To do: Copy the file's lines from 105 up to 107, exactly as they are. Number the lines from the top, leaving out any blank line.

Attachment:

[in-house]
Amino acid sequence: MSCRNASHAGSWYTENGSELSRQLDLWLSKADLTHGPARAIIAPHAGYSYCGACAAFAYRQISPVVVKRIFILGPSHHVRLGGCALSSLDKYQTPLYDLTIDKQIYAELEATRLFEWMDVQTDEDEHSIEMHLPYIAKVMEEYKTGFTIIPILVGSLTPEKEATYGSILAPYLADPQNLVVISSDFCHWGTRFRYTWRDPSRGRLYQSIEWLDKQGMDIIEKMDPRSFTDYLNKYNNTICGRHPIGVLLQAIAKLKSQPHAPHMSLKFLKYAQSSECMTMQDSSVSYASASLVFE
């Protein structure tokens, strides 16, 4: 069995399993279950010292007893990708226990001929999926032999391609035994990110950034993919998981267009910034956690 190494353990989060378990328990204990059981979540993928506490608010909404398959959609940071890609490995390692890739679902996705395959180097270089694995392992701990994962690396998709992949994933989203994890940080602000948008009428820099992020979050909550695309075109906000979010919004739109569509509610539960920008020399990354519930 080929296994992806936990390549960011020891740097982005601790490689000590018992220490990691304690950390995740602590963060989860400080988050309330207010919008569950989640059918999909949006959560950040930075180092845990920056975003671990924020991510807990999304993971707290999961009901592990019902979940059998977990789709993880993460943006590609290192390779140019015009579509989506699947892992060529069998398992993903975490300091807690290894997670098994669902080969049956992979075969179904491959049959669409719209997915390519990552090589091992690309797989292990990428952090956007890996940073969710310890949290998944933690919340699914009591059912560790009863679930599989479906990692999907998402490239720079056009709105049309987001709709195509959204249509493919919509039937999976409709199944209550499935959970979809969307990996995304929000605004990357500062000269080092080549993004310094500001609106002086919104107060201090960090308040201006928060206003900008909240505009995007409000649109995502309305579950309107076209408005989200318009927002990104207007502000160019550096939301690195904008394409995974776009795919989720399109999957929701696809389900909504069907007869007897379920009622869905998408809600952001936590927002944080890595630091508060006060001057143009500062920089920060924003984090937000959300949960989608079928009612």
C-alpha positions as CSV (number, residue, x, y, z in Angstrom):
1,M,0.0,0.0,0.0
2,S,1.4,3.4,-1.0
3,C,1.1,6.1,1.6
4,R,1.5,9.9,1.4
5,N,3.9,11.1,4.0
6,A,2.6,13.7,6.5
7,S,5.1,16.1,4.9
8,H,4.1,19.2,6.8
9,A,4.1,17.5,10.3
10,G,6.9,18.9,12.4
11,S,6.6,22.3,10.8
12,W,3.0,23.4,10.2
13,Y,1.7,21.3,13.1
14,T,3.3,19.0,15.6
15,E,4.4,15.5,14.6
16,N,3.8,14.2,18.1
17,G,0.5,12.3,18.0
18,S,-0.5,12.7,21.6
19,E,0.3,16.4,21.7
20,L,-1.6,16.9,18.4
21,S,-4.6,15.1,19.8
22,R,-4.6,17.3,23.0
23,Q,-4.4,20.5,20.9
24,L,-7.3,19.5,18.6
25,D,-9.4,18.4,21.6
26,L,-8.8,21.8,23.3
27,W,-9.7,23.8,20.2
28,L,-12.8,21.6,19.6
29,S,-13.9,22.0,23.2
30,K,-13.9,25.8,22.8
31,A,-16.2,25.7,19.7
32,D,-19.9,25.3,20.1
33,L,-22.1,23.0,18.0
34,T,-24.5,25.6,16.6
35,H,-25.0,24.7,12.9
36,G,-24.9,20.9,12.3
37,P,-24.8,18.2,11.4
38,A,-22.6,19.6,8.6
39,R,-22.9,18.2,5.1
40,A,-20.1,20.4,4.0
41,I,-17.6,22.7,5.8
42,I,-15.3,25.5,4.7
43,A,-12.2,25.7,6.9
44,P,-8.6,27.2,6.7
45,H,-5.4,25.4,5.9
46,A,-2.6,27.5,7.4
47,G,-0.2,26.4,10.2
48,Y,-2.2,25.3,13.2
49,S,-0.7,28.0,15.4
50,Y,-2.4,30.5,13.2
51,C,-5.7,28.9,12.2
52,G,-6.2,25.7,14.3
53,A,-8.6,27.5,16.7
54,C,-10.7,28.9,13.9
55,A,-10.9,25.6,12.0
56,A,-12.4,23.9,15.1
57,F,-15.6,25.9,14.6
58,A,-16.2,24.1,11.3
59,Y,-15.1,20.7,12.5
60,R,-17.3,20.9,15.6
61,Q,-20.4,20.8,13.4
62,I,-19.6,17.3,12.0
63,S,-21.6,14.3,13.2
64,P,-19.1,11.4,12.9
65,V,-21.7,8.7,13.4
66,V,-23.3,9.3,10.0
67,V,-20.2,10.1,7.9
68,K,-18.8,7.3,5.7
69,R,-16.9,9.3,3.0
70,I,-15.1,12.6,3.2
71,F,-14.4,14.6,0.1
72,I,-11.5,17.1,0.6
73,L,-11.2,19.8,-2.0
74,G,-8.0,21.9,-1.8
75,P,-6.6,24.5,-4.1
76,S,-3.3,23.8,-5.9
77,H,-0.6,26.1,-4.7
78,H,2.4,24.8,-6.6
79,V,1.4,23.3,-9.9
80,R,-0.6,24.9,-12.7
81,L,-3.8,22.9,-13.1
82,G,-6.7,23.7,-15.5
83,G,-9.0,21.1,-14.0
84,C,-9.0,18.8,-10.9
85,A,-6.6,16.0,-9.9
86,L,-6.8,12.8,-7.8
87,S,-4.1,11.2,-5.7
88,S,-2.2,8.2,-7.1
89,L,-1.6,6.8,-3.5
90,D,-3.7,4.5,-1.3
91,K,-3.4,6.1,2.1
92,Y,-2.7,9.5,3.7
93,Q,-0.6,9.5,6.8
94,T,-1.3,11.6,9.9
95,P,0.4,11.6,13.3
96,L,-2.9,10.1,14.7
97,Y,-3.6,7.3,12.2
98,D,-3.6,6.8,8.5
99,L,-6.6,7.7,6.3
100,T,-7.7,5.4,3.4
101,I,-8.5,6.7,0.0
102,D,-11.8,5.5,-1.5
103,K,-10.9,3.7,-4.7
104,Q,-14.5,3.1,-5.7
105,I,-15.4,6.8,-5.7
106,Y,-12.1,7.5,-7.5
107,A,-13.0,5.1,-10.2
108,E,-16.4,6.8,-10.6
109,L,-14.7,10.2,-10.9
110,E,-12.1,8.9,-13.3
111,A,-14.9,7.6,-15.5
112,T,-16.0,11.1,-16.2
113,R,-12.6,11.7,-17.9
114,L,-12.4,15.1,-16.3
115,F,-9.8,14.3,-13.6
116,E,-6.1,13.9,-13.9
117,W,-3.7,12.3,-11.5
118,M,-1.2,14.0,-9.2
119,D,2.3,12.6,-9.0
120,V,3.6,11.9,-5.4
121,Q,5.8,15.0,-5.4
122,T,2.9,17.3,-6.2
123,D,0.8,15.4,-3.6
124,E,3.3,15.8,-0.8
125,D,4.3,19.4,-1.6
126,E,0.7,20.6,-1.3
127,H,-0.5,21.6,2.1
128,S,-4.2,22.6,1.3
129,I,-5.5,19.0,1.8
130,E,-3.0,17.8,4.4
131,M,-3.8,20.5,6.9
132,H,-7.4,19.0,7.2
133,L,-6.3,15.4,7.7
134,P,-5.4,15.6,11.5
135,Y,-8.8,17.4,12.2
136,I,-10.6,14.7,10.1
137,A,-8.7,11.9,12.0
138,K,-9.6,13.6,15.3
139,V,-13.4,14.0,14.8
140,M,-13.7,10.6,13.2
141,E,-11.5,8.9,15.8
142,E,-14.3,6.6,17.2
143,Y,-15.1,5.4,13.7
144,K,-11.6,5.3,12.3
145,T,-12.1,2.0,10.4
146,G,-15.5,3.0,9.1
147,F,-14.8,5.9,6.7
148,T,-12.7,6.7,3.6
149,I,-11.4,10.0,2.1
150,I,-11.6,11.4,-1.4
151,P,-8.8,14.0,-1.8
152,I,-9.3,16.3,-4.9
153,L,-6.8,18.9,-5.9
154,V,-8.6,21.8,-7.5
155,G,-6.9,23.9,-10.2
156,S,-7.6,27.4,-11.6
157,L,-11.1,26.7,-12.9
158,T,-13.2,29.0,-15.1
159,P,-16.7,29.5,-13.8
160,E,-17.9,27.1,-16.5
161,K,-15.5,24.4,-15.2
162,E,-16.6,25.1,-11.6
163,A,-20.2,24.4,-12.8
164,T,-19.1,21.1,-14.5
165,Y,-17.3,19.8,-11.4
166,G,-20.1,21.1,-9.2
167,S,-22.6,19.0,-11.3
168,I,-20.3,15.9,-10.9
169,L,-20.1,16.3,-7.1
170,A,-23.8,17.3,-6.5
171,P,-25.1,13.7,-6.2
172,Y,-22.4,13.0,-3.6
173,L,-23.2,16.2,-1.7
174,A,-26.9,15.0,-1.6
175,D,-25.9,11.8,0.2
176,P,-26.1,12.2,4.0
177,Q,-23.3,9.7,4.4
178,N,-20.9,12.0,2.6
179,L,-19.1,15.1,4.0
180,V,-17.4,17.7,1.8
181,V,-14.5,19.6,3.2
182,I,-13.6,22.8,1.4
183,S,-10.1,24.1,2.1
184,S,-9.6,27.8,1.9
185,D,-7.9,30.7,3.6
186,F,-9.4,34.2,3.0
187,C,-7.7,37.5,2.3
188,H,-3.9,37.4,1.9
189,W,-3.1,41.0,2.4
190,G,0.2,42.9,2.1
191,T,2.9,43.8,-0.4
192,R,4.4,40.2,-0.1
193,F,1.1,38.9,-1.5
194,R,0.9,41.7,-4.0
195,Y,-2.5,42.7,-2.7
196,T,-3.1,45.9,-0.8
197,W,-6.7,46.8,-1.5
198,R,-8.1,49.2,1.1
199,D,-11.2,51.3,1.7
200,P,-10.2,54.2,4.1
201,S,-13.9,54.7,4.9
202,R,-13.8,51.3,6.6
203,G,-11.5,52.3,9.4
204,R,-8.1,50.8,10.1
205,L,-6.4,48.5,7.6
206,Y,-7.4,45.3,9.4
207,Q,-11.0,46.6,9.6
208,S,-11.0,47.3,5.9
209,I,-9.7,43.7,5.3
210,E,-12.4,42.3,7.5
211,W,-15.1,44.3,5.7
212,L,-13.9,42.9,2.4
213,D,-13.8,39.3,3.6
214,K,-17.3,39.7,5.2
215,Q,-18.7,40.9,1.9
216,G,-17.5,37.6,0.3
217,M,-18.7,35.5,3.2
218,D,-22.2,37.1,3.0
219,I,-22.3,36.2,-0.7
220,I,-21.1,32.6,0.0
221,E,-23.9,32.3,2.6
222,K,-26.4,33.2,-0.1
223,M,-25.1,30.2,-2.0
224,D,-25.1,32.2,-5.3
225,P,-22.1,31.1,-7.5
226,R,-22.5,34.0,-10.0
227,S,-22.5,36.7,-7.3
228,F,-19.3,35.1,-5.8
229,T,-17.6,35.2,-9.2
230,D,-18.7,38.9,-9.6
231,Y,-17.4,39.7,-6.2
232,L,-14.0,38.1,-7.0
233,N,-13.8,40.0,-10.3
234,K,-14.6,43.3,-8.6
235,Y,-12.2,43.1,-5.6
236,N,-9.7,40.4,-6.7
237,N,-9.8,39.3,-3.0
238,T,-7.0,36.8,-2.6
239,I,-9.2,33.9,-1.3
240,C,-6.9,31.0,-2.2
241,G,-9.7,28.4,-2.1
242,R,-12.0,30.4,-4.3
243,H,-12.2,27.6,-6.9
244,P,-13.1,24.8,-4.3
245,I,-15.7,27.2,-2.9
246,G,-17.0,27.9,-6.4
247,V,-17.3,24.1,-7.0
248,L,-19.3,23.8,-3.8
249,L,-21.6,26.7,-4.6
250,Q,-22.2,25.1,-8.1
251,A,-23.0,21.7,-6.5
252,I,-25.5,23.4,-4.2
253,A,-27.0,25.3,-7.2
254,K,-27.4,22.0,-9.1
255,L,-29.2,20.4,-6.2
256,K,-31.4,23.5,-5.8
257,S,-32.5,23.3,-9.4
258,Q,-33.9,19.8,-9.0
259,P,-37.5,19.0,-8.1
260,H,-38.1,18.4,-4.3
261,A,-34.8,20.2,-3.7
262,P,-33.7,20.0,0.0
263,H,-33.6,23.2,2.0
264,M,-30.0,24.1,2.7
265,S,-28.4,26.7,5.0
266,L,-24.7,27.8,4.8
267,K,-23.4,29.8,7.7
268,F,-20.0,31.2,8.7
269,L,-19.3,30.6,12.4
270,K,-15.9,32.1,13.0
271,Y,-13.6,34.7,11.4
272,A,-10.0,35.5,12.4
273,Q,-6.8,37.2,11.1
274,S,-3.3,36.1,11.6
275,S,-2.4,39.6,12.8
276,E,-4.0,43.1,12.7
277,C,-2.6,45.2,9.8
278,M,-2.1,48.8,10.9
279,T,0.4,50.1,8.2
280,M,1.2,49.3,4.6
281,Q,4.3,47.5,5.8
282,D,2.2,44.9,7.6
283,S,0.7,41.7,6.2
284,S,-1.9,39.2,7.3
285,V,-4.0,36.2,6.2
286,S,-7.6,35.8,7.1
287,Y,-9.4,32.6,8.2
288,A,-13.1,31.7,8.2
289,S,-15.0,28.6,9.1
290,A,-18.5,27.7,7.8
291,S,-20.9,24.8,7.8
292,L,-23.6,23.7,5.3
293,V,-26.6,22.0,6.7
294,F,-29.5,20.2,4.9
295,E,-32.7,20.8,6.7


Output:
101,I,-8.5,6.7,0.0
102,D,-11.8,5.5,-1.5
103,K,-10.9,3.7,-4.7